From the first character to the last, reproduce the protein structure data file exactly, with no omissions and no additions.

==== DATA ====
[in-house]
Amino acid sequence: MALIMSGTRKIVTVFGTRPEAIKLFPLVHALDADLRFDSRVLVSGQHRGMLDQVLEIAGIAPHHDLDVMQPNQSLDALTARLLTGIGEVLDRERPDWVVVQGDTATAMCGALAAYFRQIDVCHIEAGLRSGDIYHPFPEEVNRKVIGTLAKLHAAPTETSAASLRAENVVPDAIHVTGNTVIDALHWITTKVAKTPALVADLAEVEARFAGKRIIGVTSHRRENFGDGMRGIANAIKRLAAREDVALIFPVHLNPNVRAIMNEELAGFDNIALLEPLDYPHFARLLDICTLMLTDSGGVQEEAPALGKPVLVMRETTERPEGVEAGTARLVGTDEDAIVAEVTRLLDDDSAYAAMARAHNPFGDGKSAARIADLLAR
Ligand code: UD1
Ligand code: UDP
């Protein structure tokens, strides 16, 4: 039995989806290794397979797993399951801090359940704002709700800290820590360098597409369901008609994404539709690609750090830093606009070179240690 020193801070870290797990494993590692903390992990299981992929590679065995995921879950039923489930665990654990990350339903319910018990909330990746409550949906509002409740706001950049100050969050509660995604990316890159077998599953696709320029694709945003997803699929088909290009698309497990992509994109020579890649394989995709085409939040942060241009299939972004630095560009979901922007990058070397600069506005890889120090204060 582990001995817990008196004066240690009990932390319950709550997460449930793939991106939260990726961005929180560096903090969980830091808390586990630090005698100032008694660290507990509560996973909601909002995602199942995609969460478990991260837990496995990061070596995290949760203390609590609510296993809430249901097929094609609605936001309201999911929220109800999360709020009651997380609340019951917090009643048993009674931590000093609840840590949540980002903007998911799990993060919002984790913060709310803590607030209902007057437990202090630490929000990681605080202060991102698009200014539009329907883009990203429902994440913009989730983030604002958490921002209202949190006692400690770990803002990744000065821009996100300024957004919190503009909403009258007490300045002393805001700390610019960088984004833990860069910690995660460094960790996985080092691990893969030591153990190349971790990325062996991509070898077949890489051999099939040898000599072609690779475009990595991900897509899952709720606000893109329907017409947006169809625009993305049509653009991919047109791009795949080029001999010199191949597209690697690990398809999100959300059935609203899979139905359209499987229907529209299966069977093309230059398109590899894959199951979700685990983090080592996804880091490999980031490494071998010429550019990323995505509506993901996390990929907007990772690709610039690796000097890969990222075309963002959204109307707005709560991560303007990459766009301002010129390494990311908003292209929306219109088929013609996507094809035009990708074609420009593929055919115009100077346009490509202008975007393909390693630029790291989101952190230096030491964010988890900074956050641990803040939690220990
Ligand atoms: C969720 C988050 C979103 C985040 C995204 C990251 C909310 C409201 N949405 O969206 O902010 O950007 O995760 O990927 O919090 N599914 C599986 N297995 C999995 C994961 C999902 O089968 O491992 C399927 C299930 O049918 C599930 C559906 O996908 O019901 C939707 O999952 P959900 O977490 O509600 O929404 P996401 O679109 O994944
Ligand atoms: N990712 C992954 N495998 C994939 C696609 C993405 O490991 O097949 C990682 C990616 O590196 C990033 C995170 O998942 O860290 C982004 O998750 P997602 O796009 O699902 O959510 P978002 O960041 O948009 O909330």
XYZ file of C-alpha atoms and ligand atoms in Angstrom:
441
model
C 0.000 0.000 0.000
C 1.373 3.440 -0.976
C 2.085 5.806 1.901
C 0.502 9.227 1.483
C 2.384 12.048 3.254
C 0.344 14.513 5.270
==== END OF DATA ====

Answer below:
[in-house]
Amino acid sequence: MALIMSGTRKIVTVFGTRPEAIKLFPLVHALDADLRFDSRVLVSGQHRGMLDQVLEIAGIAPHHDLDVMQPNQSLDALTARLLTGIGEVLDRERPDWVVVQGDTATAMCGALAAYFRQIDVCHIEAGLRSGDIYHPFPEEVNRKVIGTLAKLHAAPTETSAASLRAENVVPDAIHVTGNTVIDALHWITTKVAKTPALVADLAEVEARFAGKRIIGVTSHRRENFGDGMRGIANAIKRLAAREDVALIFPVHLNPNVRAIMNEELAGFDNIALLEPLDYPHFARLLDICTLMLTDSGGVQEEAPALGKPVLVMRETTERPEGVEAGTARLVGTDEDAIVAEVTRLLDDDSAYAAMARAHNPFGDGKSAARIADLLAR
Ligand code: UD1
Ligand code: UDP
């Protein structure tokens, strides 16, 4: 039995989806290794397979797993399951801090359940704002709700800290820590360098597409369901008609994404539709690609750090830093606009070179240690 020193801070870290797990494993590692903390992990299981992929590679065995995921879950039923489930665990654990990350339903319910018990909330990746409550949906509002409740706001950049100050969050509660995604990316890159077998599953696709320029694709945003997803699929088909290009698309497990992509994109020579890649394989995709085409939040942060241009299939972004630095560009979901922007990058070397600069506005890889120090204060 582990001995817990008196004066240690009990932390319950709550997460449930793939991106939260990726961005929180560096903090969980830091808390586990630090005698100032008694660290507990509560996973909601909002995602199942995609969460478990991260837990496995990061070596995290949760203390609590609510296993809430249901097929094609609605936001309201999911929220109800999360709020009651997380609340019951917090009643048993009674931590000093609840840590949540980002903007998911799990993060919002984790913060709310803590607030209902007057437990202090630490929000990681605080202060991102698009200014539009329907883009990203429902994440913009989730983030604002958490921002209202949190006692400690770990803002990744000065821009996100300024957004919190503009909403009258007490300045002393805001700390610019960088984004833990860069910690995660460094960790996985080092691990893969030591153990190349971790990325062996991509070898077949890489051999099939040898000599072609690779475009990595991900897509899952709720606000893109329907017409947006169809625009993305049509653009991919047109791009795949080029001999010199191949597209690697690990398809999100959300059935609203899979139905359209499987229907529209299966069977093309230059398109590899894959199951979700685990983090080592996804880091490999980031490494071998010429550019990323995505509506993901996390990929907007990772690709610039690796000097890969990222075309963002959204109307707005709560991560303007990459766009301002010129390494990311908003292209929306219109088929013609996507094809035009990708074609420009593929055919115009100077346009490509202008975007393909390693630029790291989101952190230096030491964010988890900074956050641990803040939690220990
Ligand atoms: C969720 C988050 C979103 C985040 C995204 C990251 C909310 C409201 N949405 O969206 O902010 O950007 O995760 O990927 O919090 N599914 C599986 N297995 C999995 C994961 C999902 O089968 O491992 C399927 C299930 O049918 C599930 C559906 O996908 O019901 C939707 O999952 P959900 O977490 O509600 O929404 P996401 O679109 O994944
Ligand atoms: N990712 C992954 N495998 C994939 C696609 C993405 O490991 O097949 C990682 C990616 O590196 C990033 C995170 O998942 O860290 C982004 O998750 P997602 O796009 O699902 O959510 P978002 O960041 O948009 O909330």
XYZ file of C-alpha atoms and ligand atoms in Angstrom:
441
model
C 0.000 0.000 0.000
C 1.373 3.440 -0.976
C 2.085 5.806 1.901
C 0.502 9.227 1.483
C 2.384 12.048 3.254
C 0.344 14.513 5.270